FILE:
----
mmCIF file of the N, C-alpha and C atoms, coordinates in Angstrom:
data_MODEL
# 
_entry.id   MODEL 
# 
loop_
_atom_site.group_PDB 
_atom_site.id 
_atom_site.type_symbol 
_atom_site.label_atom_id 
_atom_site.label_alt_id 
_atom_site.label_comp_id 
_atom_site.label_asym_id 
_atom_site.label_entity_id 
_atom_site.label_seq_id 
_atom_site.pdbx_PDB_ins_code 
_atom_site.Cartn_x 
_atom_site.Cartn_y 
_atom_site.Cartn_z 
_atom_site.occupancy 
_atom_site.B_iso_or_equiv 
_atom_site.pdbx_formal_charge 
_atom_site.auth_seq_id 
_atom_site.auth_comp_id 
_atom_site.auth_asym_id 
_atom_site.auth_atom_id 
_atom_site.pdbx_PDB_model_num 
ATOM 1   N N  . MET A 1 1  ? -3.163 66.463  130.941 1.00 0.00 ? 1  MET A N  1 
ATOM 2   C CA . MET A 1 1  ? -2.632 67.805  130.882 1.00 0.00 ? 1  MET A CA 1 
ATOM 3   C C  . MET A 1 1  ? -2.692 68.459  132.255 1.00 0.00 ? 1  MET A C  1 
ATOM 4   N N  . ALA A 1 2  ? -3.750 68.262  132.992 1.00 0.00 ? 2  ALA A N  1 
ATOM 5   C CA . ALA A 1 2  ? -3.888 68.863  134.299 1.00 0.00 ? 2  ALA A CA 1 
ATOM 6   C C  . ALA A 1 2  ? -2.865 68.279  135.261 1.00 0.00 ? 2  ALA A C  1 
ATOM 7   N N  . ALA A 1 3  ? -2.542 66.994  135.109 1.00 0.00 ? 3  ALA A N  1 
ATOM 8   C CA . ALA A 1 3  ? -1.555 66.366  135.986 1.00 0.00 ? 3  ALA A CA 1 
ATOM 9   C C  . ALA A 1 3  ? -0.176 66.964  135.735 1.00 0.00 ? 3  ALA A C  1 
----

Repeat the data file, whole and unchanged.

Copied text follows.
mmCIF file of the N, C-alpha and C atoms, coordinates in Angstrom:
data_MODEL
# 
_entry.id   MODEL 
# 
loop_
_atom_site.group_PDB 
_atom_site.id 
_atom_site.type_symbol 
_atom_site.label_atom_id 
_atom_site.label_alt_id 
_atom_site.label_comp_id 
_atom_site.label_asym_id 
_atom_site.label_entity_id 
_atom_site.label_seq_id 
_atom_site.pdbx_PDB_ins_code 
_atom_site.Cartn_x 
_atom_site.Cartn_y 
_atom_site.Cartn_z 
_atom_site.occupancy 
_atom_site.B_iso_or_equiv 
_atom_site.pdbx_formal_charge 
_atom_site.auth_seq_id 
_atom_site.auth_comp_id 
_atom_site.auth_asym_id 
_atom_site.auth_atom_id 
_atom_site.pdbx_PDB_model_num 
ATOM 1   N N  . MET A 1 1  ? -3.163 66.463  130.941 1.00 0.00 ? 1  MET A N  1 
ATOM 2   C CA . MET A 1 1  ? -2.632 67.805  130.882 1.00 0.00 ? 1  MET A CA 1 
ATOM 3   C C  . MET A 1 1  ? -2.692 68.459  132.255 1.00 0.00 ? 1  MET A C  1 
ATOM 4   N N  . ALA A 1 2  ? -3.750 68.262  132.992 1.00 0.00 ? 2  ALA A N  1 
ATOM 5   C CA . ALA A 1 2  ? -3.888 68.863  134.299 1.00 0.00 ? 2  ALA A CA 1 
ATOM 6   C C  . ALA A 1 2  ? -2.865 68.279  135.261 1.00 0.00 ? 2  ALA A C  1 
ATOM 7   N N  . ALA A 1 3  ? -2.542 66.994  135.109 1.00 0.00 ? 3  ALA A N  1 
ATOM 8   C CA . ALA A 1 3  ? -1.555 66.366  135.986 1.00 0.00 ? 3  ALA A CA 1 
ATOM 9   C C  . ALA A 1 3  ? -0.176 66.964  135.735 1.00 0.00 ? 3  ALA A C  1 